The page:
prayer

Call to prayer

The sermon yesterday included a call to prayer.  If you missed it (or want to share it or listen again...) you can hear it here or on iTunes.  This is not a comprehensive guide, but a hopeful nudge to remove barriers.  As I suggested yesterday, the Psalms may also give voice to our prayer even as we struggle to find the words.

We cannot wait for legislation, even as we advocate for it.  We cannot wait for others, we must seek God's way, that we might help facilitate meaningful change.  I wanted to provide a little more direction on the "how" to pray, particularly as we seek to change the world.  First, we pray for God's guidance.  

"Lord God, we seek to do your will.  Guide our hearts, our thoughts, our will.  Reveal to us how we can be effective followers of your way and share your truth.  Give us words that encourage sharing, give us words to respond to hatred as you would, rather than as our egos would respond.  Help us relinquish control and our own preconceptions, that your will may be done.  Amen."

Then, we must pay attention (listen).  God will guide us.  It often amazes me how these prayers are answered.  Don't be discouraged if you need to repeat a prayer like this a lot.  In fact, as we truly listen to one another we may need to offer it more frequently.

Next, I believe we are all tempted to pray that the "others" heart may be changed.  This is not unlike prayers for a sports team to win?  Even when we cannot see how the other's thoughts can be reconciled with God, they need to be heard (and God loves them... truly loves the 'other').  

"Lord God, as I seek to do your will I seek change in the world.  This will require change of me and of others.  Lead me to actions that are pleasing to you, guide my listening and my words.  Help me to listen.  Help me to see the good in others, even when we disagree.  I want to be faithful to your plan, even as it requires change of me.  Amen."

May we each remember to rely on God.  May we each remember to pray faithfully.  May we allow God to guide us, in our interactions with others and in our living.  May we be guided by the example of Christ, seeing true power coming from love and grace, rather than sword or throne.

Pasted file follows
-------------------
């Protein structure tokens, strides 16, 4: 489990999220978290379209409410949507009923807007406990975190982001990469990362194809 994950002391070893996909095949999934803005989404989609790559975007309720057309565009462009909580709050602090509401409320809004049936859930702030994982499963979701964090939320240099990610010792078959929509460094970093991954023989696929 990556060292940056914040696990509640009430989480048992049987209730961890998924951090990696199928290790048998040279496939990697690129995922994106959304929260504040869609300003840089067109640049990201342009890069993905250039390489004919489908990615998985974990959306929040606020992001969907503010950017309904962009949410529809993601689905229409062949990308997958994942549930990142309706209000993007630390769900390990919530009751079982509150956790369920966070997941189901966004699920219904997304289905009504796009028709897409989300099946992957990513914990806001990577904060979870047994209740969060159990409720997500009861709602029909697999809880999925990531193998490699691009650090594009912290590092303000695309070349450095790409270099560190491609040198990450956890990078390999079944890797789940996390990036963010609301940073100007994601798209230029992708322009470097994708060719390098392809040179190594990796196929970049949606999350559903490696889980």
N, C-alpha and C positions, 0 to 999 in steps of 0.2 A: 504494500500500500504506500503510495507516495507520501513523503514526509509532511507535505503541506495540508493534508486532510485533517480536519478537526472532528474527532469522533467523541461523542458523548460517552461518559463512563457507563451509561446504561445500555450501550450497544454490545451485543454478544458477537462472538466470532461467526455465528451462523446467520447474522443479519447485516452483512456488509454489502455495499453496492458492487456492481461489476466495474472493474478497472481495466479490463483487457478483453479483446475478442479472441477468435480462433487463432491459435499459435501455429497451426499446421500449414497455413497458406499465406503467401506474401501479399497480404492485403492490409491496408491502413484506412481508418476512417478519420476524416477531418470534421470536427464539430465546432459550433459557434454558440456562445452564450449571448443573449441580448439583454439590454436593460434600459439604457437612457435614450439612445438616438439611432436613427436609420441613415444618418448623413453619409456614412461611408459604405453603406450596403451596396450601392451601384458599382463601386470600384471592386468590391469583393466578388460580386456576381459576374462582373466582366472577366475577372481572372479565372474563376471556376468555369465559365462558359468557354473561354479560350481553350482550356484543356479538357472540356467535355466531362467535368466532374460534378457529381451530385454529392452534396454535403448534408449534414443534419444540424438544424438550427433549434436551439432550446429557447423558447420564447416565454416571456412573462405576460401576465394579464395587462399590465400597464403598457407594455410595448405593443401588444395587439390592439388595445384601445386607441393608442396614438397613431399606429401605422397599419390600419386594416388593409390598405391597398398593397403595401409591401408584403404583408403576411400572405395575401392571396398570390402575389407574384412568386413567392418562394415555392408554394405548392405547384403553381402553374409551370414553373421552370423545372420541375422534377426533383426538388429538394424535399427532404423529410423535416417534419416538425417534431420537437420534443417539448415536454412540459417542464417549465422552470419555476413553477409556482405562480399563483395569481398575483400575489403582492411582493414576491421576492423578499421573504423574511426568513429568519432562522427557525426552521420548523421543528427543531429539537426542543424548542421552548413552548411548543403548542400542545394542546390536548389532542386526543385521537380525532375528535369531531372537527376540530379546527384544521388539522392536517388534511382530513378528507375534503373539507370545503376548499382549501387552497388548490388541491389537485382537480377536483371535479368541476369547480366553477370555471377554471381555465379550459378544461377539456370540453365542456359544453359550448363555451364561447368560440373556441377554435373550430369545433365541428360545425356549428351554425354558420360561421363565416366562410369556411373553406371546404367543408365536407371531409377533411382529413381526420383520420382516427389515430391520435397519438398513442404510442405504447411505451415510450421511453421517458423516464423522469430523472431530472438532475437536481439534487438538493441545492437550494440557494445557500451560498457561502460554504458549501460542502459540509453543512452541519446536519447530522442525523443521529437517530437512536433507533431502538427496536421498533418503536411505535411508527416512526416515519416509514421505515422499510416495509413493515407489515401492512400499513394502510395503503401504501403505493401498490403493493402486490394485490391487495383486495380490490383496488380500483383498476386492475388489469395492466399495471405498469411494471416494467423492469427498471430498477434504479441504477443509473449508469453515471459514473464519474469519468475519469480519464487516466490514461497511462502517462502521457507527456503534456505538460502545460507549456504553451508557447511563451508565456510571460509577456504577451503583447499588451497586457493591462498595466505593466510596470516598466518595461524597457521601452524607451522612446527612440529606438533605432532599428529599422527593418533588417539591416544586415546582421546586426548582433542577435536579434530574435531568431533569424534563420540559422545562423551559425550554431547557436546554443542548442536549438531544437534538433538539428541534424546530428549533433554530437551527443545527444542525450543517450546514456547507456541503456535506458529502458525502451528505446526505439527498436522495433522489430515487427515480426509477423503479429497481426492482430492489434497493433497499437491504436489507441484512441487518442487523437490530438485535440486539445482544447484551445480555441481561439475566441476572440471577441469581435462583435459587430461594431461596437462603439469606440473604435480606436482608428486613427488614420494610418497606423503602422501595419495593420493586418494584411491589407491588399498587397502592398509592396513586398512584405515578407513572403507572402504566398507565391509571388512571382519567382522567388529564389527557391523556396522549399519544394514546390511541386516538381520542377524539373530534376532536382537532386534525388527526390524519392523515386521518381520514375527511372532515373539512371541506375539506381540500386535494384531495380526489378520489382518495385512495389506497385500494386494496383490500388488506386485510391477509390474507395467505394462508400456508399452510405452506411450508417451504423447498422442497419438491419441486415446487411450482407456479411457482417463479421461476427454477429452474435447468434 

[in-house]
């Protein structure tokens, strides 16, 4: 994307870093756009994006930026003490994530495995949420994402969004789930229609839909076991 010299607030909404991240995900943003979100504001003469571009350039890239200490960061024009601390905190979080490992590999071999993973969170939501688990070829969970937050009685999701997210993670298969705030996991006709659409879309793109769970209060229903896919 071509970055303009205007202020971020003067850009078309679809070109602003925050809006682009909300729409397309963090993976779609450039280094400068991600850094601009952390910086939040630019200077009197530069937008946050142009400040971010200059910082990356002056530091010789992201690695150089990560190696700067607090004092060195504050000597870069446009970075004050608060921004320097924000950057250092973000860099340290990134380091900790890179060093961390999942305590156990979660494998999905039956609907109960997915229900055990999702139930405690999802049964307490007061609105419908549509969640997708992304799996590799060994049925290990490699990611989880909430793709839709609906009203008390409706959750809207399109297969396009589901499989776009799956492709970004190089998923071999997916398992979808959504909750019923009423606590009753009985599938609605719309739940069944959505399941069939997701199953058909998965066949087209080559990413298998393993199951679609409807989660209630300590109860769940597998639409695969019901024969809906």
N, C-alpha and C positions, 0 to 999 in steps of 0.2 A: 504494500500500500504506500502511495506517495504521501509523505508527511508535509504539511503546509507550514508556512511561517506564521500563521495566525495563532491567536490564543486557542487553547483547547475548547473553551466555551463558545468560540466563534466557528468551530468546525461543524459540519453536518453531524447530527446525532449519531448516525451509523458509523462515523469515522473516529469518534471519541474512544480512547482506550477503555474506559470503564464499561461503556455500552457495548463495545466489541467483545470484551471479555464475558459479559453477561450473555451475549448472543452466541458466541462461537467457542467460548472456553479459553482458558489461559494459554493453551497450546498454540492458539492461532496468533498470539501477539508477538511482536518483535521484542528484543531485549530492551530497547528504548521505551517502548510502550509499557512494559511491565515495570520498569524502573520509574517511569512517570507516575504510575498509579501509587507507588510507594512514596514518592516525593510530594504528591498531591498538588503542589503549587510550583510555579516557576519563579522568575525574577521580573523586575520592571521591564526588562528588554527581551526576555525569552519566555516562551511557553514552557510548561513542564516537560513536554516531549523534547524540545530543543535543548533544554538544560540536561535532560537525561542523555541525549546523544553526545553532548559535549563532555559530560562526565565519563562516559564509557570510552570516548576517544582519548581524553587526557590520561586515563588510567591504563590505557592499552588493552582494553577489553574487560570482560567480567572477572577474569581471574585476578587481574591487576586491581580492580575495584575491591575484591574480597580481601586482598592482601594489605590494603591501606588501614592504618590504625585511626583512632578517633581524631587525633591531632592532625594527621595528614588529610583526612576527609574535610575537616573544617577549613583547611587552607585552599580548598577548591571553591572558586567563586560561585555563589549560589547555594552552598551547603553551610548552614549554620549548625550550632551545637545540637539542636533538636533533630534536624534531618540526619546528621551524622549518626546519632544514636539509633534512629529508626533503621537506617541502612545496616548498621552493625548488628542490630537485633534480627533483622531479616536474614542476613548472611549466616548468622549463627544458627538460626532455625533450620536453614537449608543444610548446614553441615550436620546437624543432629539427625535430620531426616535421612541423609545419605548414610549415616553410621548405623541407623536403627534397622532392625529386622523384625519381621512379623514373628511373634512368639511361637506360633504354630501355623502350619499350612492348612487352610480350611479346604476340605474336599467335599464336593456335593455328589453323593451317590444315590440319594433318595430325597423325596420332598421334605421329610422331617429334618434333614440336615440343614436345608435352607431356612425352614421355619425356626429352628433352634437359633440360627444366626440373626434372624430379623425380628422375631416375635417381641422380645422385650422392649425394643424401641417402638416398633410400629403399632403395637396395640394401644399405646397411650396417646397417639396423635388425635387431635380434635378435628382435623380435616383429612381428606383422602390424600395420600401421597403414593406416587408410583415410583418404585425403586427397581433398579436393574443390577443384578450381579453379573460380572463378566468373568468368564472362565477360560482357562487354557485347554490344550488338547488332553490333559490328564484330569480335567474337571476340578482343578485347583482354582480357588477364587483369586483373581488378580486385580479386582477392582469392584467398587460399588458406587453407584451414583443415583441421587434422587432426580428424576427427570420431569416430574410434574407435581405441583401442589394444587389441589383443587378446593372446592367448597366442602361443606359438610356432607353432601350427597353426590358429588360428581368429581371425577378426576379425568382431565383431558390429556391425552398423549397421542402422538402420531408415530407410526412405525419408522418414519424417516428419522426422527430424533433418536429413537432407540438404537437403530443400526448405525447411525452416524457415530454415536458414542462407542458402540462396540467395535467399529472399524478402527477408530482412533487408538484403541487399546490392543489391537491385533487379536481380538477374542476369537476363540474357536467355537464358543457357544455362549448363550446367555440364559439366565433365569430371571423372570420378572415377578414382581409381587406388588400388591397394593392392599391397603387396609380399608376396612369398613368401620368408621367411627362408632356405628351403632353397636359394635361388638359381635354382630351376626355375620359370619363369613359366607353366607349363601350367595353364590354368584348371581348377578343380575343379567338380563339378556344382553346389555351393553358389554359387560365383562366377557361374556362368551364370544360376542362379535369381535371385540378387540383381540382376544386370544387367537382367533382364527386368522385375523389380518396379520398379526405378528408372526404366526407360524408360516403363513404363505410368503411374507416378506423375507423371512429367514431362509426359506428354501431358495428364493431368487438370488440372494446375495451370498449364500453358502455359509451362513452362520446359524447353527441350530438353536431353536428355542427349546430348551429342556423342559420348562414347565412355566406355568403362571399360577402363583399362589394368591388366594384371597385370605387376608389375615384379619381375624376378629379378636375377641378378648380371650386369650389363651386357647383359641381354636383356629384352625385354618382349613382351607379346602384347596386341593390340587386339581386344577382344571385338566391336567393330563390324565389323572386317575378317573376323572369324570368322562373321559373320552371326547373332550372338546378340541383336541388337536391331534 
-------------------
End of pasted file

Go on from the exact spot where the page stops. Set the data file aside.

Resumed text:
Daily Prayer

The church expects that it's members pray daily.  Indeed, the Book of Common Prayer includes sets of prayers for our use.  I realize that these are not always used as we enter into prayer, often we sigh prayers of need as the needs arise, or for those in our lives as they come to mind.  This may happen as we go about our day.   I wanted to encourage those who have not used a set of prayers to consider a few options.  

The Book of Common Prayer is glorious, but complicated at times.  This blog (https://dailyoffice.wordpress.com/) makes it easy.  It outlines a set of prayers from our prayer book for morning and evening everyday.  It includes the scriptures from the daily lectionary and more.  Bookmark it, use it, let it make this process a bit easier and more accessible.  

Another favorite for me is the book "Common Prayer" which is loosely based upon our liturgy.  Shane Claiborne collaborated with a few others to create this prayer resource.  I have given the actual book to off-going vestry members the last few years, we also have a set in the office if you'd like to see it.  We use it weekly as a staff.  It is also available online!  Find it here (http://commonprayer.net/) - bookmark it, use it.

Whether you use these resources, or some other model, continue to pursue methods of daily prayer.  Doing this will shape your life, your faith and deepen your connection with God and your community.  It's amazing how transformative it can be.